That said, American Pastoral, is most likely one of the least adaptation-friendly amongst the celebrated author’s novels. Set in one of the most delicate and transitional periods in American and world history – the Vietnam war – spanning across various decades, the book is structured almost like a Matryoshka with new levels that keep popping out when you least expect it. This is a dense literary work whose elegiac quality is so peculiar and complex, probably more so than any other of Roth’s novels, that you simply have a hard time breathing whilst turning the pages.

The story follows Jewish family man Seymour “Swede” Levov (McGregor), a former high school athlete sensation, who has taken over his father’s successful gloves factory business, has married former Miss New Jersey and Irish Catholic beauty Dawn (Jennifer Connelly) and the couple now live in an idyllic countryside estate, away from the city, where Dawn raises their daughter Merry and takes care of cows.

Their apparent perfect existence of a typical wealthy, WASP, all American family is however bound to get dramatically turned upside down when Merry turns into an anti Vietnam war rebellious teenager (Dakota Fanning) who despises the President and the system and gets swallowed into the social and political turmoil that will change the fabric of American culture forever.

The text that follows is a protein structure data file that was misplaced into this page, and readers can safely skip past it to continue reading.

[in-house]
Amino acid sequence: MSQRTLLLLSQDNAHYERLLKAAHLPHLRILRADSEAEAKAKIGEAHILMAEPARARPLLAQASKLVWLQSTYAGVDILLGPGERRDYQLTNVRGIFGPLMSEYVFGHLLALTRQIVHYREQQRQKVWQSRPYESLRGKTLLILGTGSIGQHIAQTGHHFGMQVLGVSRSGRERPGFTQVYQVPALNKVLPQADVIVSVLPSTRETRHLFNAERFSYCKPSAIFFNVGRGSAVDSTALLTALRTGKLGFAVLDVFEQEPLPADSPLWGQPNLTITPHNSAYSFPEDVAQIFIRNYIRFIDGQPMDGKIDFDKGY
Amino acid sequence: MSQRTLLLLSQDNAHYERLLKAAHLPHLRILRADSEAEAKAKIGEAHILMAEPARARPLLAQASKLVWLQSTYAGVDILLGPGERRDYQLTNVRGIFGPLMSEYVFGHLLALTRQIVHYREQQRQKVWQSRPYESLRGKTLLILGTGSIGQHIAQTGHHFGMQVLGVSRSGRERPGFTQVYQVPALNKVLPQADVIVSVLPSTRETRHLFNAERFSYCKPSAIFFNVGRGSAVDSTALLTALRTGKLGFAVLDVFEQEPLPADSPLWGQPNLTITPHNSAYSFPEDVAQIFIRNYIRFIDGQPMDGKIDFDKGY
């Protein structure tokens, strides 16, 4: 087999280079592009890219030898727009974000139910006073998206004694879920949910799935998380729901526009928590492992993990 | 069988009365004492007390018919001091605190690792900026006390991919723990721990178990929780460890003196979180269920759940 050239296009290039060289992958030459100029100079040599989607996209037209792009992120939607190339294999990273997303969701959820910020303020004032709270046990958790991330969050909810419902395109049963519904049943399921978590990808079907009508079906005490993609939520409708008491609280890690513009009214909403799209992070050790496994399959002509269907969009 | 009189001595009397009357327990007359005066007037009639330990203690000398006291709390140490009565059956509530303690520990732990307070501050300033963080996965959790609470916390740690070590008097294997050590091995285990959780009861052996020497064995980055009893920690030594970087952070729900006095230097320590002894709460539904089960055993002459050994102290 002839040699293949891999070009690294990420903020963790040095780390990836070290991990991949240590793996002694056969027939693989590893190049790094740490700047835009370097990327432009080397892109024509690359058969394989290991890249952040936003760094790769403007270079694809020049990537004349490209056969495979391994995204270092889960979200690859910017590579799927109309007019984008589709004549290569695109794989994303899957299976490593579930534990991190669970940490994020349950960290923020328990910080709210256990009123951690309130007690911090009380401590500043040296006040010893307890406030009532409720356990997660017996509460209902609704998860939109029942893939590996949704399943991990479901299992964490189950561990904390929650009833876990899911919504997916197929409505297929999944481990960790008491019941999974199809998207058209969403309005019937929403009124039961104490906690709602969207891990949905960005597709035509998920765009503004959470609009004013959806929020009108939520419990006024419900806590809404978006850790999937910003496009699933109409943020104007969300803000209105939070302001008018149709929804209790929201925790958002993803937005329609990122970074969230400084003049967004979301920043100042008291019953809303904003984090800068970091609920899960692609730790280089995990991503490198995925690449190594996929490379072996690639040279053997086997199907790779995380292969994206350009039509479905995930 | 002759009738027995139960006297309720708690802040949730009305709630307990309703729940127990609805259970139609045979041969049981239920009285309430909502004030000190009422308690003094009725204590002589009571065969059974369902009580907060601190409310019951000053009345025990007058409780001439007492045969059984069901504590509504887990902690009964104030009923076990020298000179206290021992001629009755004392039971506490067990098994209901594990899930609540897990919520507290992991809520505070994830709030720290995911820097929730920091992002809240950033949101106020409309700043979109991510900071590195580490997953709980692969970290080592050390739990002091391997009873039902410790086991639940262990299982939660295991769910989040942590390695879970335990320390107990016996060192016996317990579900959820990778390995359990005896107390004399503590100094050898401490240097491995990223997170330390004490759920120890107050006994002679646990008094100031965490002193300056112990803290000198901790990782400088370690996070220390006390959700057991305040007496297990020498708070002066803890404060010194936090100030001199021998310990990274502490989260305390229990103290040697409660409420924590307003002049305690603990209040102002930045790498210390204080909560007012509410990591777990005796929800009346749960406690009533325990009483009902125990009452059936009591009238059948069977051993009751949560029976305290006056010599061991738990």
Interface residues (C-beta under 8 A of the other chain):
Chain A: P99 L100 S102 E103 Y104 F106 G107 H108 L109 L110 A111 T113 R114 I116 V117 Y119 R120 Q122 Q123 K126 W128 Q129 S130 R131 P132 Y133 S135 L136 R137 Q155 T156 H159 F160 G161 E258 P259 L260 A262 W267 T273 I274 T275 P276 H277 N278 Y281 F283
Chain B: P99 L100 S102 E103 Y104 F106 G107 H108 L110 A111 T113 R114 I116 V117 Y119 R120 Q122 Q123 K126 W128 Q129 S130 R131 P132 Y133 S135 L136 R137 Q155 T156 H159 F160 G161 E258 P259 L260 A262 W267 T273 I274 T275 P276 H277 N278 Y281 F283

The Levovs get a taste of things to come as little girl Merry (impressive newcomer Hannah Nordberg) shows signs of a peculiar intelligence, curiosity and sensibility and yet is affected by an annoying stutter that seems to be the spot in an otherwise immaculate happy life. When the child’s psychologist expresses the opinion that Merry is using the stutter as a mechanism to cope with such overwhelming perfection, the couple reacts in disbelief and the naïve Swede tries to convince himself there must be a physiological issue that will heal in time.